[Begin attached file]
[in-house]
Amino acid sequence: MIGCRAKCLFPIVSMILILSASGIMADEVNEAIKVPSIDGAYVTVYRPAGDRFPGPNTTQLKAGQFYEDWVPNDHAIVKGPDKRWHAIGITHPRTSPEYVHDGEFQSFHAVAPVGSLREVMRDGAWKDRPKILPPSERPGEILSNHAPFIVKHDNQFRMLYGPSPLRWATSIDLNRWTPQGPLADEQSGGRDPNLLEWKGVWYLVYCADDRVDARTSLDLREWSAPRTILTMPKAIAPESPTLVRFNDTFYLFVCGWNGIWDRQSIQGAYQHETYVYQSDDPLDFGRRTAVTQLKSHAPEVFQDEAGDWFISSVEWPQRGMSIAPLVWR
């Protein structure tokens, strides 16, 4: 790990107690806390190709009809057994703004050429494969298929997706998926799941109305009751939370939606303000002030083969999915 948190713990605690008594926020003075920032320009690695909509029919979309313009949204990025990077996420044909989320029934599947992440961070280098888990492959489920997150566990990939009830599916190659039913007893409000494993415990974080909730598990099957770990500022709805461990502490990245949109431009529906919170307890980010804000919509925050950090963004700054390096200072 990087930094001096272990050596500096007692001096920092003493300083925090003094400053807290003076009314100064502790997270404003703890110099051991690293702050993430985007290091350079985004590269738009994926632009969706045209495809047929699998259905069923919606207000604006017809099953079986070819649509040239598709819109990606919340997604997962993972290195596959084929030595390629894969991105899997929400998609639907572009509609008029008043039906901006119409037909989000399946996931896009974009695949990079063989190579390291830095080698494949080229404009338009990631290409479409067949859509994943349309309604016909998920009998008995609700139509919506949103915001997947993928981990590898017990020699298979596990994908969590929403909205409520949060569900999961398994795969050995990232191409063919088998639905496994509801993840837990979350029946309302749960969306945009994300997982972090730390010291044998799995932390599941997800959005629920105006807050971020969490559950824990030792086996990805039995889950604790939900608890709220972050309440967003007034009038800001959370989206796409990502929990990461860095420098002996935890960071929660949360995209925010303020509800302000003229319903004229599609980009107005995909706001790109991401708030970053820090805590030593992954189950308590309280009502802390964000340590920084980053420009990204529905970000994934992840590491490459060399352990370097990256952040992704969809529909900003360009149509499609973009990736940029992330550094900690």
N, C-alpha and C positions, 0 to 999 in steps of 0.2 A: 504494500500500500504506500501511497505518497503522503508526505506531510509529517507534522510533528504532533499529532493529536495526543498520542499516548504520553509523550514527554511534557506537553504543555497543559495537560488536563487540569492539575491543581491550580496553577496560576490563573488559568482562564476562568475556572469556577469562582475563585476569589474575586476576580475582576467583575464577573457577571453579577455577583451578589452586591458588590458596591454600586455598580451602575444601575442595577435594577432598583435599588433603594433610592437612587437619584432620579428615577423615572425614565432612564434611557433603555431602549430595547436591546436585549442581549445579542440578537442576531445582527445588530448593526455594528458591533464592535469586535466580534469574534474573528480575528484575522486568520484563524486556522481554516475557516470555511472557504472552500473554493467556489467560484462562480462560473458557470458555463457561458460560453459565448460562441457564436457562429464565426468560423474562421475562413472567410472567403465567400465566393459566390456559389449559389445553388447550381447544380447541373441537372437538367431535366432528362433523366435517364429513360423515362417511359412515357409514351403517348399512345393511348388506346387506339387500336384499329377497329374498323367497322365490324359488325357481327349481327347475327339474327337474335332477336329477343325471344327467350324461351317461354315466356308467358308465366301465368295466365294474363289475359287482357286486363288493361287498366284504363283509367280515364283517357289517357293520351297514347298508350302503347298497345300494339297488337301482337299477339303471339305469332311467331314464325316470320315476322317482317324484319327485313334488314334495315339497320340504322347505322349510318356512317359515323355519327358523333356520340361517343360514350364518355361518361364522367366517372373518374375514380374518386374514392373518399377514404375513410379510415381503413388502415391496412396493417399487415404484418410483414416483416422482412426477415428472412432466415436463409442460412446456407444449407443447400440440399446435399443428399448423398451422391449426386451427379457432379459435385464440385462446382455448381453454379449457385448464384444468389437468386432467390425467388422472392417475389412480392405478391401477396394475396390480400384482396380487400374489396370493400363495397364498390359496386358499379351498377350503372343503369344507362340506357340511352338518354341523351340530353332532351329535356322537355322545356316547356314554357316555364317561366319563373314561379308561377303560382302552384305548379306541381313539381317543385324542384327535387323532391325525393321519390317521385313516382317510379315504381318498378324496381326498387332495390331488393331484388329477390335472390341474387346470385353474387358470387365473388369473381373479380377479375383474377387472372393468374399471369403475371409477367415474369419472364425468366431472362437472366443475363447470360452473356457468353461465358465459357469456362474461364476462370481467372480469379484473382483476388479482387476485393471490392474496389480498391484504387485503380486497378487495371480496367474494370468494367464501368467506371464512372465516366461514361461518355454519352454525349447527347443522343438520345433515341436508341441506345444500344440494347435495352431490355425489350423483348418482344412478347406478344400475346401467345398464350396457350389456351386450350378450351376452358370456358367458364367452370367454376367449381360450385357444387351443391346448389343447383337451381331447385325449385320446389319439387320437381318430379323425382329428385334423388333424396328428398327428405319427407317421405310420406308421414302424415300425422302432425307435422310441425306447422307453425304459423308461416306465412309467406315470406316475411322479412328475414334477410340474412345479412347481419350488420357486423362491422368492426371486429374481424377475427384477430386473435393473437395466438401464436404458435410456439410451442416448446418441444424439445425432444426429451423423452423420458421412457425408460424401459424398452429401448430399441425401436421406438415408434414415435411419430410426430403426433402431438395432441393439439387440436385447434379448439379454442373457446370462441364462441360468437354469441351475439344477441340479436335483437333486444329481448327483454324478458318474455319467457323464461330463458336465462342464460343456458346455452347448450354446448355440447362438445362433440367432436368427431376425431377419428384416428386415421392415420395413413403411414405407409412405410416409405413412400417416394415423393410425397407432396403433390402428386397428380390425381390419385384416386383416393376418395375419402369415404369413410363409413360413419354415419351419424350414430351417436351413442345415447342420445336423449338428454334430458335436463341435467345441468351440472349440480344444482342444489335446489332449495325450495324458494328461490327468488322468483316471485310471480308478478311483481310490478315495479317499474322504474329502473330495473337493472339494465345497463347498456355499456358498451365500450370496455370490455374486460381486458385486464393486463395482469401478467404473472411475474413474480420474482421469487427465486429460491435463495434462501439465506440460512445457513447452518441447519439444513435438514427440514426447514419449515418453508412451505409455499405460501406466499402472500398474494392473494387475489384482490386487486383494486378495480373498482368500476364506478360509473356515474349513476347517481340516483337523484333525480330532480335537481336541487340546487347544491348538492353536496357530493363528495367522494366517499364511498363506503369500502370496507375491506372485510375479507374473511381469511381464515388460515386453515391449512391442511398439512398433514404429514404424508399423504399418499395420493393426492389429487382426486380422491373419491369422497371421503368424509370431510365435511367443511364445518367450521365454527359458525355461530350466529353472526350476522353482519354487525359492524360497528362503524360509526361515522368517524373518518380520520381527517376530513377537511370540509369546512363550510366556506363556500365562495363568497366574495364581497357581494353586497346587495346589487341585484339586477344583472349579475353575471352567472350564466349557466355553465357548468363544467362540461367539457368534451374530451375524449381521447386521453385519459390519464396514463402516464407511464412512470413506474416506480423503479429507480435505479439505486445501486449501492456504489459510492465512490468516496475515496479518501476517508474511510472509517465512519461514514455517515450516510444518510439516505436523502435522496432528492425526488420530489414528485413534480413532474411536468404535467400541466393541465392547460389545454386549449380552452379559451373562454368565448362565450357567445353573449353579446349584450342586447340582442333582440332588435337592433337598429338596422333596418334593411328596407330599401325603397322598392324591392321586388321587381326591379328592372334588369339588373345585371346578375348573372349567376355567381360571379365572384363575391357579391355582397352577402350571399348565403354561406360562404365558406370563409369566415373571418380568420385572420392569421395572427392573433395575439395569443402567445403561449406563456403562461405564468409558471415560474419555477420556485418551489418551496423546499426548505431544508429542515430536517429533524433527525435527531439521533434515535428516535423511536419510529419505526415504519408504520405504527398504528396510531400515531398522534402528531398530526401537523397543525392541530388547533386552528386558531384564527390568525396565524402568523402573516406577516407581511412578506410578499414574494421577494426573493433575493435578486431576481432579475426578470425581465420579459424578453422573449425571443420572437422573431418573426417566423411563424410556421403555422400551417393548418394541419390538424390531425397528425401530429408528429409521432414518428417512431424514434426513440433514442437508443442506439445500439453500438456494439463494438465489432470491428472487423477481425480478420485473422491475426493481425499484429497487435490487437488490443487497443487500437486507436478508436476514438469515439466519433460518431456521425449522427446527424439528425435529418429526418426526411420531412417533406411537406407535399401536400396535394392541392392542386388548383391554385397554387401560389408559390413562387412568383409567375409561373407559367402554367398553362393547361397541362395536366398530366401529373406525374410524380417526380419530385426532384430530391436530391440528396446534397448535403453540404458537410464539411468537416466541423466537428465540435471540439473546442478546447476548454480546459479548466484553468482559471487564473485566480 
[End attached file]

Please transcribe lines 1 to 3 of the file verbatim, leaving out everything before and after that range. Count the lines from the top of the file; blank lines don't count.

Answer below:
[in-house]
Amino acid sequence: MIGCRAKCLFPIVSMILILSASGIMADEVNEAIKVPSIDGAYVTVYRPAGDRFPGPNTTQLKAGQFYEDWVPNDHAIVKGPDKRWHAIGITHPRTSPEYVHDGEFQSFHAVAPVGSLREVMRDGAWKDRPKILPPSERPGEILSNHAPFIVKHDNQFRMLYGPSPLRWATSIDLNRWTPQGPLADEQSGGRDPNLLEWKGVWYLVYCADDRVDARTSLDLREWSAPRTILTMPKAIAPESPTLVRFNDTFYLFVCGWNGIWDRQSIQGAYQHETYVYQSDDPLDFGRRTAVTQLKSHAPEVFQDEAGDWFISSVEWPQRGMSIAPLVWR
């Protein structure tokens, strides 16, 4: 790990107690806390190709009809057994703004050429494969298929997706998926799941109305009751939370939606303000002030083969999915 948190713990605690008594926020003075920032320009690695909509029919979309313009949204990025990077996420044909989320029934599947992440961070280098888990492959489920997150566990990939009830599916190659039913007893409000494993415990974080909730598990099957770990500022709805461990502490990245949109431009529906919170307890980010804000919509925050950090963004700054390096200072 990087930094001096272990050596500096007692001096920092003493300083925090003094400053807290003076009314100064502790997270404003703890110099051991690293702050993430985007290091350079985004590269738009994926632009969706045209495809047929699998259905069923919606207000604006017809099953079986070819649509040239598709819109990606919340997604997962993972290195596959084929030595390629894969991105899997929400998609639907572009509609008029008043039906901006119409037909989000399946996931896009974009695949990079063989190579390291830095080698494949080229404009338009990631290409479409067949859509994943349309309604016909998920009998008995609700139509919506949103915001997947993928981990590898017990020699298979596990994908969590929403909205409520949060569900999961398994795969050995990232191409063919088998639905496994509801993840837990979350029946309302749960969306945009994300997982972090730390010291044998799995932390599941997800959005629920105006807050971020969490559950824990030792086996990805039995889950604790939900608890709220972050309440967003007034009038800001959370989206796409990502929990990461860095420098002996935890960071929660949360995209925010303020509800302000003229319903004229599609980009107005995909706001790109991401708030970053820090805590030593992954189950308590309280009502802390964000340590920084980053420009990204529905970000994934992840590491490459060399352990370097990256952040992704969809529909900003360009149509499609973009990736940029992330550094900690």